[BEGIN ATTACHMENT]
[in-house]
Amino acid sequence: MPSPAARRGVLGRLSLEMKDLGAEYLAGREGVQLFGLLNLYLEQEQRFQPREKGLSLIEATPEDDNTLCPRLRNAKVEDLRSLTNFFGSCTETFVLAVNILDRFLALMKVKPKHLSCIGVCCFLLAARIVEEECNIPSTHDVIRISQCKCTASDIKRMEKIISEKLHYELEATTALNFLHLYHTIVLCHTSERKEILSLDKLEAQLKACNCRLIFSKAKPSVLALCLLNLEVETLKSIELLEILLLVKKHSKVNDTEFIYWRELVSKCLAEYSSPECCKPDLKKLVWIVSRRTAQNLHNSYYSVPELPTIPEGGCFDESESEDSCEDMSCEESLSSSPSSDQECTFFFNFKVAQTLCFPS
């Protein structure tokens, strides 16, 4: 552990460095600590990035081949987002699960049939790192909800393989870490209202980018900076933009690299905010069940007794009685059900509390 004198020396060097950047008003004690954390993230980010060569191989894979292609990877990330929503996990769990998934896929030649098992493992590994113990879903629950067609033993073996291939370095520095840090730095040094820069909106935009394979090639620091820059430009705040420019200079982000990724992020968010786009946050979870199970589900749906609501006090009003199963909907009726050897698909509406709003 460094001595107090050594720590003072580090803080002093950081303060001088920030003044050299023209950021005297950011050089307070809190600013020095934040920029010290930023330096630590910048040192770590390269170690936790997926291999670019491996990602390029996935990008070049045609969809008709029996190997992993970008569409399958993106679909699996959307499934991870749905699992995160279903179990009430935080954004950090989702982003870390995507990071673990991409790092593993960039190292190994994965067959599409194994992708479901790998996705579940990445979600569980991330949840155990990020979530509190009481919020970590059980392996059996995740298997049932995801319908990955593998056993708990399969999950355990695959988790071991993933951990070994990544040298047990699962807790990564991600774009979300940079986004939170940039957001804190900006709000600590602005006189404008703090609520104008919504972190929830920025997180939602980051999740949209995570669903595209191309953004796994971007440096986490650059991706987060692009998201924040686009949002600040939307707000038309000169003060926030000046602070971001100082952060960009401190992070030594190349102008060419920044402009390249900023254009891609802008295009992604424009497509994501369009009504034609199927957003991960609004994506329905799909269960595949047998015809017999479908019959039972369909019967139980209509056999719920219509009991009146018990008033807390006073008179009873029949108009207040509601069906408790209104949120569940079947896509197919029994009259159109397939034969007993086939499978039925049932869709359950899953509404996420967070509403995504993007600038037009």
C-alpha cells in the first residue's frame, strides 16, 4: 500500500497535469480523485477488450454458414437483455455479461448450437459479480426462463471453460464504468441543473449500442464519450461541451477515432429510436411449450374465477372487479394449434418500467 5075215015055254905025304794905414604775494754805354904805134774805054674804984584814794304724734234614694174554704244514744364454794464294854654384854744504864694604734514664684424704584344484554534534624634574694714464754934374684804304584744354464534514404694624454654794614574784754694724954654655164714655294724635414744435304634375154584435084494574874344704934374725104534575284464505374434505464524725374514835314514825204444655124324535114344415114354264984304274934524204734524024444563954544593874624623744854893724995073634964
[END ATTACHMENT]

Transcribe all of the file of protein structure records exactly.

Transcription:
[in-house]
Amino acid sequence: MPSPAARRGVLGRLSLEMKDLGAEYLAGREGVQLFGLLNLYLEQEQRFQPREKGLSLIEATPEDDNTLCPRLRNAKVEDLRSLTNFFGSCTETFVLAVNILDRFLALMKVKPKHLSCIGVCCFLLAARIVEEECNIPSTHDVIRISQCKCTASDIKRMEKIISEKLHYELEATTALNFLHLYHTIVLCHTSERKEILSLDKLEAQLKACNCRLIFSKAKPSVLALCLLNLEVETLKSIELLEILLLVKKHSKVNDTEFIYWRELVSKCLAEYSSPECCKPDLKKLVWIVSRRTAQNLHNSYYSVPELPTIPEGGCFDESESEDSCEDMSCEESLSSSPSSDQECTFFFNFKVAQTLCFPS
């Protein structure tokens, strides 16, 4: 552990460095600590990035081949987002699960049939790192909800393989870490209202980018900076933009690299905010069940007794009685059900509390 004198020396060097950047008003004690954390993230980010060569191989894979292609990877990330929503996990769990998934896929030649098992493992590994113990879903629950067609033993073996291939370095520095840090730095040094820069909106935009394979090639620091820059430009705040420019200079982000990724992020968010786009946050979870199970589900749906609501006090009003199963909907009726050897698909509406709003 460094001595107090050594720590003072580090803080002093950081303060001088920030003044050299023209950021005297950011050089307070809190600013020095934040920029010290930023330096630590910048040192770590390269170690936790997926291999670019491996990602390029996935990008070049045609969809008709029996190997992993970008569409399958993106679909699996959307499934991870749905699992995160279903179990009430935080954004950090989702982003870390995507990071673990991409790092593993960039190292190994994965067959599409194994992708479901790998996705579940990445979600569980991330949840155990990020979530509190009481919020970590059980392996059996995740298997049932995801319908990955593998056993708990399969999950355990695959988790071991993933951990070994990544040298047990699962807790990564991600774009979300940079986004939170940039957001804190900006709000600590602005006189404008703090609520104008919504972190929830920025997180939602980051999740949209995570669903595209191309953004796994971007440096986490650059991706987060692009998201924040686009949002600040939307707000038309000169003060926030000046602070971001100082952060960009401190992070030594190349102008060419920044402009390249900023254009891609802008295009992604424009497509994501369009009504034609199927957003991960609004994506329905799909269960595949047998015809017999479908019959039972369909019967139980209509056999719920219509009991009146018990008033807390006073008179009873029949108009207040509601069906408790209104949120569940079947896509197919029994009259159109397939034969007993086939499978039925049932869709359950899953509404996420967070509403995504993007600038037009």
C-alpha cells in the first residue's frame, strides 16, 4: 500500500497535469480523485477488450454458414437483455455479461448450437459479480426462463471453460464504468441543473449500442464519450461541451477515432429510436411449450374465477372487479394449434418500467 5075215015055254905025304794905414604775494754805354904805134774805054674804984584814794304724734234614694174554704244514744364454794464294854654384854744504864694604734514664684424704584344484554534534624634574694714464754934374684804304584744354464534514404694624454654794614574784754694724954654655164714655294724635414744435304634375154584435084494574874344704934374725104534575284464505374434505464524725374514835314514825204444655124324535114344415114354264984304274934524204734524024444563954544593874624623744854893724995073634964